Getting a college degree these days can be very expensive. Even affordable schools may cost tens of thousands of dollars per year, and professional schools can be well over fifty-thousand dollars for a single year. The good news is that there are many sources of financial assistance for education, and depending on your circumstances you may be able to take advantage of one or more.
The first avenue you’ll want to explore to get financial assistance for education is federal money. The federal government provides grants and loans to students in need, to help them pay for their learning. Federal programs offer two general types of financial assistance for education: need-based grants, and low-interest loans. If you qualify for grants from the federal government, they will simply give you money to pay for a portion of your tuition costs. There’s nothing to pay back, and no real strings attached — although of course you do have to stay enrolled in the school and get decent grades. You can also get loans from the federal government for education costs. These loans are extremely low interest — and often no interest until you are out of school — allowing you to pay them back over a long period of time once you’ve graduated.
To find out if you qualify for federal aid, and to begin the process of getting financial assistance for education through the government, you’ll need to fill out the Free Application For Student Aid, commonly known as the FAFSA. You can find the FAFSA online, and even fill it out and submit it online. For most students, the bulk of their financial assistance for education comes through the FAFSA and the doors to federal money that it opens.
Private scholarships are another way to receive financial assistance for education, and can help make up the difference between your total tuition and living expenses, and the money the federal government gives you. Scholarships come in all sorts of varieties, and we’ll talk here about three distinct types: scholastic based, criteria based, and merit based.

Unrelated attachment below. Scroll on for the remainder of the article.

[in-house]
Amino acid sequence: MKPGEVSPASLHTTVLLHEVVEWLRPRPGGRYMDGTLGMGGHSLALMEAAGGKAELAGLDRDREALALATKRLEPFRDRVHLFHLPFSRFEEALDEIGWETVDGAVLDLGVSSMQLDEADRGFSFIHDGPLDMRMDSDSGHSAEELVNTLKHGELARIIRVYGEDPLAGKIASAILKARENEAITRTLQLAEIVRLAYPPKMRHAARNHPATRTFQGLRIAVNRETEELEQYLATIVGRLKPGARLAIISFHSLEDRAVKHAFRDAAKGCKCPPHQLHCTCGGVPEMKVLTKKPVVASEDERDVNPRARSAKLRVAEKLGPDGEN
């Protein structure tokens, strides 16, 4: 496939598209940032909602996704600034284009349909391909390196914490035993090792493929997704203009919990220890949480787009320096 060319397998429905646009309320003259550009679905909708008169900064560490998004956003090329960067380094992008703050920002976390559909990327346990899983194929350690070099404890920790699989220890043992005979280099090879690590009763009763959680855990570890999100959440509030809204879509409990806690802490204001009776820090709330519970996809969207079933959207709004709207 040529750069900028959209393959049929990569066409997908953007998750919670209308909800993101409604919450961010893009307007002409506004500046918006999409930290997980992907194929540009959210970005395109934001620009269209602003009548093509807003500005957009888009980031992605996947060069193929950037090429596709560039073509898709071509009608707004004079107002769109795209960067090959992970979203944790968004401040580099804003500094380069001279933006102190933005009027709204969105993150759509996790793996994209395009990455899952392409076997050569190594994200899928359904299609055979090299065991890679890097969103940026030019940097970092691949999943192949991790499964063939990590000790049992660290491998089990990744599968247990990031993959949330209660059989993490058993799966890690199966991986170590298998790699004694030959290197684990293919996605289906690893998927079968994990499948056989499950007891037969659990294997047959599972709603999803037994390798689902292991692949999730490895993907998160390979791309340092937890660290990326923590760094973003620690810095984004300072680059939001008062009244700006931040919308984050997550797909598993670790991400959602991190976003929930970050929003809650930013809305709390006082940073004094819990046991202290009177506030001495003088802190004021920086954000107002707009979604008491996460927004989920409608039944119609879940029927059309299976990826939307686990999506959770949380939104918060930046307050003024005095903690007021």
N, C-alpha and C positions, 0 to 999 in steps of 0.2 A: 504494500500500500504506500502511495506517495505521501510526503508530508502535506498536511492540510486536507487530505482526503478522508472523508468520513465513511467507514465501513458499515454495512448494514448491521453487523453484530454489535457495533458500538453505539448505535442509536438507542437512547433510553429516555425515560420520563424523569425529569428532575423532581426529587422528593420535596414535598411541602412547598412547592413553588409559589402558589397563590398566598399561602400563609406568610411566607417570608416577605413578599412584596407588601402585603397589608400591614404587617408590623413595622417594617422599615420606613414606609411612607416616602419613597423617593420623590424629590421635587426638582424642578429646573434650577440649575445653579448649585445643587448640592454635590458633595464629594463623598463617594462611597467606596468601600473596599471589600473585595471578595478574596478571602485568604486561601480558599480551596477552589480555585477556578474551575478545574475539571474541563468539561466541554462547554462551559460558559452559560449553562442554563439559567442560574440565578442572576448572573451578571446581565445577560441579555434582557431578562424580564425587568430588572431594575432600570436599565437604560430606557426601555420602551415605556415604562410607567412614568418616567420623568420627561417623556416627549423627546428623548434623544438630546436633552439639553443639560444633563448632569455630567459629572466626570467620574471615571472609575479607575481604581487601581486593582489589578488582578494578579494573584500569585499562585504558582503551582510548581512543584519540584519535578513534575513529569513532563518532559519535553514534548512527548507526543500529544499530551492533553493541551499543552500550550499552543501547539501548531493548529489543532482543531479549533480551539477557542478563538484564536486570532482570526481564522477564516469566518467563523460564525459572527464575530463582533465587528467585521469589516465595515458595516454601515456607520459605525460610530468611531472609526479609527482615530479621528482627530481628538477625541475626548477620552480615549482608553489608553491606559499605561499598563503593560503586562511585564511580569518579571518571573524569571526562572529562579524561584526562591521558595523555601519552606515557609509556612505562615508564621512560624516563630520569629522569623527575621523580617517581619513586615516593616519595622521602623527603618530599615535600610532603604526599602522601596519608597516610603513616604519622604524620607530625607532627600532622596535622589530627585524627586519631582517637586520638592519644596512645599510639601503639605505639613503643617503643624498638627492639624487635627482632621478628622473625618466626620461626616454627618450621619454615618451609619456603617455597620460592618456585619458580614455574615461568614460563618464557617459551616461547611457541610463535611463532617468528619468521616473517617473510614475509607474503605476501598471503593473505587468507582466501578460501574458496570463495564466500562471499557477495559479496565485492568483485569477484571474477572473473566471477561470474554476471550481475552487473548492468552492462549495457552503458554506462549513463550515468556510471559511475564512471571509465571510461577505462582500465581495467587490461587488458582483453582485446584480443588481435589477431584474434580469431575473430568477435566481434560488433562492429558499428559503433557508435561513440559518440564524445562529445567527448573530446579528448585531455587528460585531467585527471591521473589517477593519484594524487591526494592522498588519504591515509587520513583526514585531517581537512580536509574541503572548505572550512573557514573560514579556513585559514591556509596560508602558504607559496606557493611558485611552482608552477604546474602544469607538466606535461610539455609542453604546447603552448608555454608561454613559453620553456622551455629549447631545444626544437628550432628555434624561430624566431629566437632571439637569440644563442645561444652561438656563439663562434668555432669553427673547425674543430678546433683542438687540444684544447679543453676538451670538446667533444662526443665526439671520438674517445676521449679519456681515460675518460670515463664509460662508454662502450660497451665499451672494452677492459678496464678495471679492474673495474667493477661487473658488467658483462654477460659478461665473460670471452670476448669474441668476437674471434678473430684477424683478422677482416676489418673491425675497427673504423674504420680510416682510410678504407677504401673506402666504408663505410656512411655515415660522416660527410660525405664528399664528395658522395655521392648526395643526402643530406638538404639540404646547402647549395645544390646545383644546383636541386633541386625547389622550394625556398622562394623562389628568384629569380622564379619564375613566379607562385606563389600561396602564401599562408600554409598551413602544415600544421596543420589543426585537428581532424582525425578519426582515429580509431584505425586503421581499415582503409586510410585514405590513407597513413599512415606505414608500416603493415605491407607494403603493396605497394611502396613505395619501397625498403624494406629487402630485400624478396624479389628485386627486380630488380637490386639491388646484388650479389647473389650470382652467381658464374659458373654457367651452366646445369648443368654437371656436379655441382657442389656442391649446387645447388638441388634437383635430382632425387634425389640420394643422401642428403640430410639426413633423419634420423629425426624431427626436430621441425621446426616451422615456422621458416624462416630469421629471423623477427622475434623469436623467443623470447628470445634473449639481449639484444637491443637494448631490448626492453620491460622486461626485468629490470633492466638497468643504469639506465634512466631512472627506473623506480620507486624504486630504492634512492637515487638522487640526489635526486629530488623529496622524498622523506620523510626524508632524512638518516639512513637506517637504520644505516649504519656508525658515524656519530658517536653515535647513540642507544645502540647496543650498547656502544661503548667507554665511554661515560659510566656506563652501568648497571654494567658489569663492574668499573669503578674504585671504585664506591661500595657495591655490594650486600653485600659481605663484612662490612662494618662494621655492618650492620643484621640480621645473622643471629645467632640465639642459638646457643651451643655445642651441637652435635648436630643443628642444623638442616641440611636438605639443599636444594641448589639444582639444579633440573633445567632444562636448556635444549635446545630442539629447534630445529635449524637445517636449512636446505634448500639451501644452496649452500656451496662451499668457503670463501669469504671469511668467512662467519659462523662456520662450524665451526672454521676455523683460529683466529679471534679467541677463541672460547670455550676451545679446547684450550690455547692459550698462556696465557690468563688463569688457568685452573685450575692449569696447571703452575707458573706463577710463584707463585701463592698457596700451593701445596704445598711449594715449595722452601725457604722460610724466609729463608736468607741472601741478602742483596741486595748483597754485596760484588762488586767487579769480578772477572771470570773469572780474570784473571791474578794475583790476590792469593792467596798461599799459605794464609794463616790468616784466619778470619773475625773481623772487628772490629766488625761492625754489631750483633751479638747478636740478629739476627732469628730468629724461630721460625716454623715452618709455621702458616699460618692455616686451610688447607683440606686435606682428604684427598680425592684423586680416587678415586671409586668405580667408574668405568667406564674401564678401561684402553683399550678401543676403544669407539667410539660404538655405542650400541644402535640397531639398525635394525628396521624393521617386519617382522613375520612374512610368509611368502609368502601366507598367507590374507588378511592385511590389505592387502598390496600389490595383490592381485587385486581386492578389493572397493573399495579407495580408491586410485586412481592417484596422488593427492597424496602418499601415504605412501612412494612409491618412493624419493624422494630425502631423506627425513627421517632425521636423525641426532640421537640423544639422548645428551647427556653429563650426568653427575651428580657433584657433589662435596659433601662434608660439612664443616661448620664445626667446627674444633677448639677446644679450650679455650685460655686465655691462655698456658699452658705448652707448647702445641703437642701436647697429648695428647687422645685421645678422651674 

Scholastic scholarships are a way of receiving financial assistance for education based on your academic performance. Scholastic scholarships look at your overall GPA, your class rank, Honor’s classes, extra-curricular activities, and recommendations from teachers. These are often highly-competitive scholarships, but may be for a great deal of money. Booster clubs, Honor societies, and even the college itself may offer academic scholarships.
Criteria-based scholarships require you to meet some sort of criteria, in addition to supplying your academic information, and usually writing an essay of some sort. Criteria may be anything, but are most often based on membership in a minority racial group, a religious group, being a member of a military family, or being the first member of a family to attend an institute of higher learning. Competition for criteria-based scholarships is often less than more general scholarships, and so your odds of receiving financial assistance for education are improved. Look around to see if you qualify for any specific scholarships based on your unique identity.
Merit scholarships are usually more like traditional competitions or contests than the others. Although they may require you to have a certain GPA, or to meet other criteria, it usually is your submission that makes or breaks whether you receive financial assistance for education from them. Merit scholarships are often offered by corporations or non-profits, who request the student write an essay about a specific topic somehow pertinent to their business or service. They may also be more general writing scholarships, or have to do with a visual or performance art piece.
These types of scholarships, and federal financial aid, will likely make up the bulk of your financial assistance for education. Other avenues you may wish to explore include work-study at the college you’ll be attending, scholarships based on performance in a collegiate sport, and private-party loans. The most important thing to remember is to keep looking, and to keep digging — there is a great deal of money out there earmarked to give students financial assistance for education, and if you keep at it, you should be able to pay for your entire education.